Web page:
Such a heart-rending story but, completely hit the nail on the head!! I have read the book of Job several times but, had a hard time benefitting from most of it so THANKS SRT!!!
    Thanks Laura (and sorry for what you went through) :)

  2. Meagan Hurd says:

    I realized how emotionally isolating grief is, especially when it seems to consume our thoughts. I find myself often having a two way conversation with God and struggling to include others in it because there’s a heart aspect that seems unexplainable. I’m so grateful for the way that was worded in this, it has been difficult for me to process the lack of communication with others. God doesn’t make mistakes and the trials grow us!!

  3. Helena Rose says:

    This is so so so good. And just so accurate. Such a great perspective!!

  4. Kate Wells says:

    I have tried to study this book myself to end up still confused and am so glad that it was chosen for this devotional. We have such a hard time holding space for others pain. It’s so much easier to intellectualize and assess than to empathize and get down in the pit of despair to just sit and be company to someone in pain. It’s painful for us to watch someone hurt. So we minimize their pain and hand out reason and solutions. All the while alienating that person who is the one actually hurting.

    1. Alisha Brandt says:

      Kate, I have experienced this over the past four years, as my life turned into the pits of pain in many ways like Jobs’, and I have struggled with the absence of people’s empathy or comfort. I ended up abandoned by most I thought were friends and even by many family members. What you say is true: I believe now they didn’t know how to sit and be with me; they couldn’t fix it or offer solutions . It was tough stuff I was living. I hope through this study, I can learn how to “sit” with people in the despair and pain and to not react as people did to me and as Job’s friends did to him.

    2. Alisha Brandt says:

      Kate, I experienced just what you have articulated. Over the past four years, my life has been filled with tragedy , and the people I believed were friends and even some family abandoned me in the pain. I have wrestled with this , as it added so much to my despair. It’s amazing to see it happen to Job here so many years ago. The patterns of our humanity remain the same. I hope this study will spur myself and others on to “sit” with people in their pain even when we can’t offer those solutions . This is what is most needed to survive the depths of despair . Otherwise , Isolation becomes the greatest tragedy of all.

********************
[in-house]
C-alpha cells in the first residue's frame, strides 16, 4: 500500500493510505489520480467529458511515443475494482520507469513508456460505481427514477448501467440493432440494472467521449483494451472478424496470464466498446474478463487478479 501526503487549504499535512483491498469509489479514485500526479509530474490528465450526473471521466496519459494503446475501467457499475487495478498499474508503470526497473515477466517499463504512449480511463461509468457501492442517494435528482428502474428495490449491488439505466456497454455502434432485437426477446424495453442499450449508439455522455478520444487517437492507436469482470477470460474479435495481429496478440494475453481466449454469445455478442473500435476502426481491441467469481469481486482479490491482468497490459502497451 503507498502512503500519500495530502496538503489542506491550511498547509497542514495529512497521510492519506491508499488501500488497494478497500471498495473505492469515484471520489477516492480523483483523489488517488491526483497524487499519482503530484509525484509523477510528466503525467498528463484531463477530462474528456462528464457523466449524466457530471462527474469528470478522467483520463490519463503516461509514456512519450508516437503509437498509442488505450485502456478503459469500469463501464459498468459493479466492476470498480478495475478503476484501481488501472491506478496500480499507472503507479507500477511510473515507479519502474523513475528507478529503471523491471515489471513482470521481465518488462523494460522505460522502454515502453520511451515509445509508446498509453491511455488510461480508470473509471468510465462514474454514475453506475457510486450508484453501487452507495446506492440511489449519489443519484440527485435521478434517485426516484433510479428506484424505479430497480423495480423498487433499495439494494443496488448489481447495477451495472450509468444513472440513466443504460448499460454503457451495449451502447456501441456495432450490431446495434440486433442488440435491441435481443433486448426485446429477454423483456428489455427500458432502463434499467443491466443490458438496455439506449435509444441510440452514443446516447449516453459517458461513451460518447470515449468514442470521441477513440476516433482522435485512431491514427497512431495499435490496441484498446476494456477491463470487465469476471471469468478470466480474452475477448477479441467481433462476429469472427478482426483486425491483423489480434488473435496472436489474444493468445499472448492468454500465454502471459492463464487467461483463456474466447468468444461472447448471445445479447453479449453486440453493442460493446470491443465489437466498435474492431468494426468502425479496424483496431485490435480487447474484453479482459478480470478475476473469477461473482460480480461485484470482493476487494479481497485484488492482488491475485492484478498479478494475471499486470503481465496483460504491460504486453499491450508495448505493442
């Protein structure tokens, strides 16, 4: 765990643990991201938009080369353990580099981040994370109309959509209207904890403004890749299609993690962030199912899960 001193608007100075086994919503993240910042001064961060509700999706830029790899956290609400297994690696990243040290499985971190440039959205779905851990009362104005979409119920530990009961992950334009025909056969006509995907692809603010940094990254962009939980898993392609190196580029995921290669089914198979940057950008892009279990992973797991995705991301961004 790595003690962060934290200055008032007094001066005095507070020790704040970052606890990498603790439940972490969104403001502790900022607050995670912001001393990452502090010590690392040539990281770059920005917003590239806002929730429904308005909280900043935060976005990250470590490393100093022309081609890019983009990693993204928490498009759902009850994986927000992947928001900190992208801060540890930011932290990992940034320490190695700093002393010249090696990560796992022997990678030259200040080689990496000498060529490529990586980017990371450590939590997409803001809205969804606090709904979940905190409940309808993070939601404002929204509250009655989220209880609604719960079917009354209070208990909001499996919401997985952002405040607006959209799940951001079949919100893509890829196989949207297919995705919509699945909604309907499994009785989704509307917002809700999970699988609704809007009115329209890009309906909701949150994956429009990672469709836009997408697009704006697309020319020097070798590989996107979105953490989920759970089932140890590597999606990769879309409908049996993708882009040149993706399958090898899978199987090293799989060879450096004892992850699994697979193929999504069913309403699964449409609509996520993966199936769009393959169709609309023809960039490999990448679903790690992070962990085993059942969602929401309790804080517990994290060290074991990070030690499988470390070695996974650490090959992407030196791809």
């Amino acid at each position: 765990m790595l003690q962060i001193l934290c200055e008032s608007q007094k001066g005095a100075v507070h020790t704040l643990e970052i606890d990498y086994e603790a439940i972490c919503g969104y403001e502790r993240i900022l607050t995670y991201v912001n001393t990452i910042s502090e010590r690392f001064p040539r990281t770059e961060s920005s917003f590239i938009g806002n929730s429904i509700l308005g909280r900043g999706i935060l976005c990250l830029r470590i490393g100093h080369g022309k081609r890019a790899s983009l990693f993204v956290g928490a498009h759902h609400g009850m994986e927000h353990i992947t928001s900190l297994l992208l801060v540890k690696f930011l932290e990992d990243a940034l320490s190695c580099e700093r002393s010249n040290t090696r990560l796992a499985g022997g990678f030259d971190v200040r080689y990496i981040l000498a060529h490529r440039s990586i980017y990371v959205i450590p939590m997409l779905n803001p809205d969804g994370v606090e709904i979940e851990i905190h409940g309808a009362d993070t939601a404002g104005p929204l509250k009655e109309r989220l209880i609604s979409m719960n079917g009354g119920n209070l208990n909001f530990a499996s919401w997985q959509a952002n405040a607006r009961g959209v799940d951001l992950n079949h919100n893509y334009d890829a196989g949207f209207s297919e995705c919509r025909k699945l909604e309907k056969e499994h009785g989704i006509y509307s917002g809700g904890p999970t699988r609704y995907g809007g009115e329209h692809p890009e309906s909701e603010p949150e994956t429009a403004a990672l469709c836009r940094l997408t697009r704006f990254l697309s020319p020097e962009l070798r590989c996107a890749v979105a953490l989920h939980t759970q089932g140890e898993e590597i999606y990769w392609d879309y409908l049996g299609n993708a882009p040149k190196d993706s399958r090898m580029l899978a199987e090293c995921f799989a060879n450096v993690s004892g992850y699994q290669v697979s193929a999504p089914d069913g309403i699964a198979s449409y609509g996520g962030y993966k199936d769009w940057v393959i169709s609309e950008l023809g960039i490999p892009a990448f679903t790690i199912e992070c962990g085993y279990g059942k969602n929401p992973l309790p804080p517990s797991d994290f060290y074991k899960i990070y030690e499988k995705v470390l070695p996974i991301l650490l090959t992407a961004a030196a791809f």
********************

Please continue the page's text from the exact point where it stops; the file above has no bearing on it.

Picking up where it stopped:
5. Kim Hull says:

    Beth – your words spoke giant truth to me today! Thank you for sharing them. I find myself often wanting to help or comfort or console, and I need to ALWAYS remember to take a step back to know that it is at HIS leading, and not my own needs!

  6. Christina N says:

    Struggling with all of this as I read. Not because I do not or have not read it before but I find myself many times the outcast of a family who’s roots are deep with the Lord but also covered in legalism and a lack of sympathy or empathy in dealing with me.

    1. Marcha Rushing says:

      So many families are like that. YOU MUST HOLD FAST TO YOUR FAITH. ITS YOUR FAITH NOT THEIRS

  7. Steph C says:

    A lot of what Eliphaz says about God’s character is true. But the context and assumptions he makes about Job are not. Eliphaz’s main point is that Job would not be suffering if he had not sinned. That clearly Job has a secret sin that is causing God to punish him. Oh the truth of Romans 5:1 “Therefore, since we have been made right in God’s sight by faith, we have peace with God”. God doesn’t punish His children! Job’s sin had been forgiven. It was no more. God walks through trials with His children. He never abandons us.

  8. Patti says:

    Ah, man, I feel so bad about Inky.